「魔眼蒐集列車5/6 残像とオークション」 (Magan Shuushuu Ressha 5/6 Zanzou to Oukushon)
“Rail Zeppelin 5/6: The Residual Image and Auctions”
This is no true case. It’s the afterimage of what was once a case. What does that mean? There was a lot to unpack this week. So I’ll go through the premises one by one.
Hephaestion and the Ionian Hetaroi
A theory I’d like to posit about Hephaestion is that rather than being an imposter, she fundamentally disagreed with what Iskandar strived towards, as seen during Gray’s dreams. Choosing to split away rather than follow him till the bitter end could very well have relegated her from the Ionian Hetaroi, hence why Waver never saw her within Iskandar’s Noble Phantasm. Which could help explain why she holds so much resentment and hatred towards Waver. She sees him as having usurped her rightful place by Iskandar’s side, as well as following him through in a way which she couldn’t. I’m quite certain this is explanation behind Hephaestion, and can’t wait to see how it plays out. Namely the way in which her difference in belief clashes with Waver, and whether they can be ultimately reconciled or not. Because at the end of the day, their feelings of loyalty towards Iskandar are certainly unquestionable and that’s a common ground I can see them uniting over.
Waver and Olga Marie
My one point of contention is that I didn’t feel compelled by Waver’s interactions with Olga Marie. Not that I have an issue with either of their characters on an individual basis. Just the chemistry seems so off. It reminded me of the way in which Harry Potter extracted the secrets of a lost horcrux from the ghost of Rowina Ravenclaw’s daughter – a thoroughly unconvincing dialogue that was only included because it was required to solve the mystery at hand. A poorly substantiated plot device born out of necessity. I guess she’s still a kid, so it makes sense that as an adult and respected teacher, he can influence her so easily. It was nice that he opened up to her about his personal experiences. Nevertheless, their whole conversation felt so brief and forced and I hope any future interactions between them will be minimised for the most part, or significantly altered for the better to make it seem more natural or organic.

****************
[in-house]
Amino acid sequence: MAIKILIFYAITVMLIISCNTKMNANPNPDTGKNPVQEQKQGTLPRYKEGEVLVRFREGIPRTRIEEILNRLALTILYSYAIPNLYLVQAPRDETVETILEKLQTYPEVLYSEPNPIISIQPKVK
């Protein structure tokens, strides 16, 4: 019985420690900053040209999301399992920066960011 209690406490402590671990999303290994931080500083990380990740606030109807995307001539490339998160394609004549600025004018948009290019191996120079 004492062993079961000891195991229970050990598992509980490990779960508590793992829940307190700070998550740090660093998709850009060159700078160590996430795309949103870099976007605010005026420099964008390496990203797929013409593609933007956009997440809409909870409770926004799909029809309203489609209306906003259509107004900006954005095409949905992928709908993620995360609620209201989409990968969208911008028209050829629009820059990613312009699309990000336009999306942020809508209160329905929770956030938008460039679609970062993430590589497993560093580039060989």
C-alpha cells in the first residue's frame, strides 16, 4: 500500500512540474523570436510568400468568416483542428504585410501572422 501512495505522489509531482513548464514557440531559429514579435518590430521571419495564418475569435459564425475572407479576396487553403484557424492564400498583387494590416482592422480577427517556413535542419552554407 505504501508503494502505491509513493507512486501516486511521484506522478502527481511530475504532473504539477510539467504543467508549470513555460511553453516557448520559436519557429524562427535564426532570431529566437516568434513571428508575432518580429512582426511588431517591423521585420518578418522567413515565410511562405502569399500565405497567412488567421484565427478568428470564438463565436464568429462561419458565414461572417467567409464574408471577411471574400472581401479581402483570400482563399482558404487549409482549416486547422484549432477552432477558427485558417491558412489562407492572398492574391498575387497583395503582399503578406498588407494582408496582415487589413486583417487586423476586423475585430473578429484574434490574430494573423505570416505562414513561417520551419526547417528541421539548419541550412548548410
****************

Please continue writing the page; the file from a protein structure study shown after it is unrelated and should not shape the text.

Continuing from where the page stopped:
Miscellaneous Characters and the Auction
Conversely, Svin and Flat are always great additions to the series, full of energy and charm, so it was great to see them again. I’m rather disappointed that they didn’t feature much in the run of this series, and wish that they had more time to shine. But I’m glad they’ve gotten something of an important role from Kairi to help resolve the mystery at hand, and I look forwards to seeing the role that they play. I’ll admit, going into this series, I was quite disdainful of Luvia. But these mini-investigation scenes with Kairi have slowly been winning me over. I can empathise with Tohsaka on this one, because Luvia’s propensity to ‘Oh ho ho‘ still annoys me to no end. Yet that bath tub scene finally tipped over the scales for me. Yes, she is absolutely glorious with a fantastic mix of smug and elegance. I have now seen the light. And I also look forwards to seeing how Waver has enlisted her to help wrap up the mystery too. Perhaps mages have too much pride. But if his issue with the auction was money, and knowing that Luvia is quite literally Ms Moneybags, I think it could have been worthwhile asking her for a loan. Though I suppose Melvin ultimately chooses to bail him out, which didn’t really resolve the issue considering that Yvette proceeded to utterly outbid him anyway.